Silence can change. No texting, talking or tweeting. The Vow of silence is an annual event SDSS students participate in to give children across the world a voice who otherwise wouldn't have one. As of today 58 million children are out of school and 25 million will most likely never get the chance to.
"These kids obviously can talk so why would we stop talking just for a group of kids who can't go to school?"
It isn't just about kids not going to school. There are millions of children and teens worldwide who are stuck being someones slave. Chained every single day to an old rusty machine, forced hours upon hours through excruciating pain to tie knots on carpets or hand sew clothes that we buy in a store not thinking about where they came from. Not to mention the meals they get. 1 small portion of rice or noodles expected to get them through the whole day. These kids have no voice. They can't just get up and tell their master they want out. That would get them killed. Or forced to do worse unthinkable things. You see, these kids will never get to go to school. Some of them might not even remember what their families look like they were sold into slavery at such a young age. Maybe instead of complaining about getting up early and going to school, give yourself a new outlook and put yourself in a position of a child who would never get to go to school. To get an education. Think of how amazingly privileged we are. We go silent to give these kids a voice. To raise awareness that not every kid across the earth is playing on their fancy new iPhone 6's. To raise awareness to show that these kids need help. So go silent with us. Help change the world.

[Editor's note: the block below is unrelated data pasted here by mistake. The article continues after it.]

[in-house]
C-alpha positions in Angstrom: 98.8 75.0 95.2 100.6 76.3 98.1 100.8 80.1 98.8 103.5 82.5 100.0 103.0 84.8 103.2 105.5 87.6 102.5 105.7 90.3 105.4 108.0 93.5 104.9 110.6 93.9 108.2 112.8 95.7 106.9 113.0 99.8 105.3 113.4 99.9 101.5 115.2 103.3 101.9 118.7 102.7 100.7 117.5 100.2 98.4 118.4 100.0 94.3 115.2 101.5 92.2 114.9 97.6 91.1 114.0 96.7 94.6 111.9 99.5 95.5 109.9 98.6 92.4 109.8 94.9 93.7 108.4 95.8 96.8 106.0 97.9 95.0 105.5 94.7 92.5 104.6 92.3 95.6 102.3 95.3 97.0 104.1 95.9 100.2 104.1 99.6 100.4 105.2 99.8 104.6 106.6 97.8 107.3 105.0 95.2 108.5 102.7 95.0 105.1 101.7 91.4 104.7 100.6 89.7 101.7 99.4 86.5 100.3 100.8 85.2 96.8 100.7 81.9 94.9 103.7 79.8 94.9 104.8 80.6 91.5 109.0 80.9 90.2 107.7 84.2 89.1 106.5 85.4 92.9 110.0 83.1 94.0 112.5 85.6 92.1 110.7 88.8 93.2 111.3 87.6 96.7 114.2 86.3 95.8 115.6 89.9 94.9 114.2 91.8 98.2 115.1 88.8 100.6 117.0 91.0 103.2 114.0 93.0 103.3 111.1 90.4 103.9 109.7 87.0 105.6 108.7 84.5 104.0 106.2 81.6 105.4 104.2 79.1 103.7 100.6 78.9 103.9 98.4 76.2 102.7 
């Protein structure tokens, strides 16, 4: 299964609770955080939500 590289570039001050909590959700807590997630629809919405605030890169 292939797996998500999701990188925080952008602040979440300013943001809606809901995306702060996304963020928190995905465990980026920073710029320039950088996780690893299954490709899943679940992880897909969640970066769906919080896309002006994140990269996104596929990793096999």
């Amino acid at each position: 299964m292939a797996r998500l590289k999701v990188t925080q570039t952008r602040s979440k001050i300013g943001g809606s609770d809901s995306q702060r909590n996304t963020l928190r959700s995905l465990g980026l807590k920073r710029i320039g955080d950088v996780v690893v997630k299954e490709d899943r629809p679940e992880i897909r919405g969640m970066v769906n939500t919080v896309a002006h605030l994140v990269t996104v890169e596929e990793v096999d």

Written by Emma O'Halloran
In October our class went to the Bird Sanctuary. We fed the ducks on the land and we gave them food in the Duck pond. We fed the cute chickadees that flew down to get the seeds from our hands. They flew back and forth from the branches to our hands, gathering seeds to store. We didn’t have a chance to feed the Canadian Geese or White Snow Geese either. That’s too bad, because there were so many of them. We drove in the white district school bus and we sang some songs out loud. It was so much fun and a real great time.
My friends and I went to the Pumpkin Patch, I thought it was fancy because I saw a princess. We went to the Country Farms Pumpkin Patch in Richmond and Maribel drove us there. We sang silly songs on the bus, but not Christmas songs as it’s TOO EARLY for Christmas songs.
At the Pumpkin Patch we laughed so hard that it made our heads almost fall off, it was SO FUNNY! People were dressed up in many different costumes, such as a pumpkin, corn on the cob, Superman, Elsa, a cow, princesses and cow boys. We took a hayride and we sang country songs with a cow girl playing her bango. I picked a plump, little pumpkin, not much bigger than a basketball, but it was a beautiful pumpkin. We brushed our boots off in the puddles and returned to school with our pumpkins, the rain didn’t stop us from having fun.
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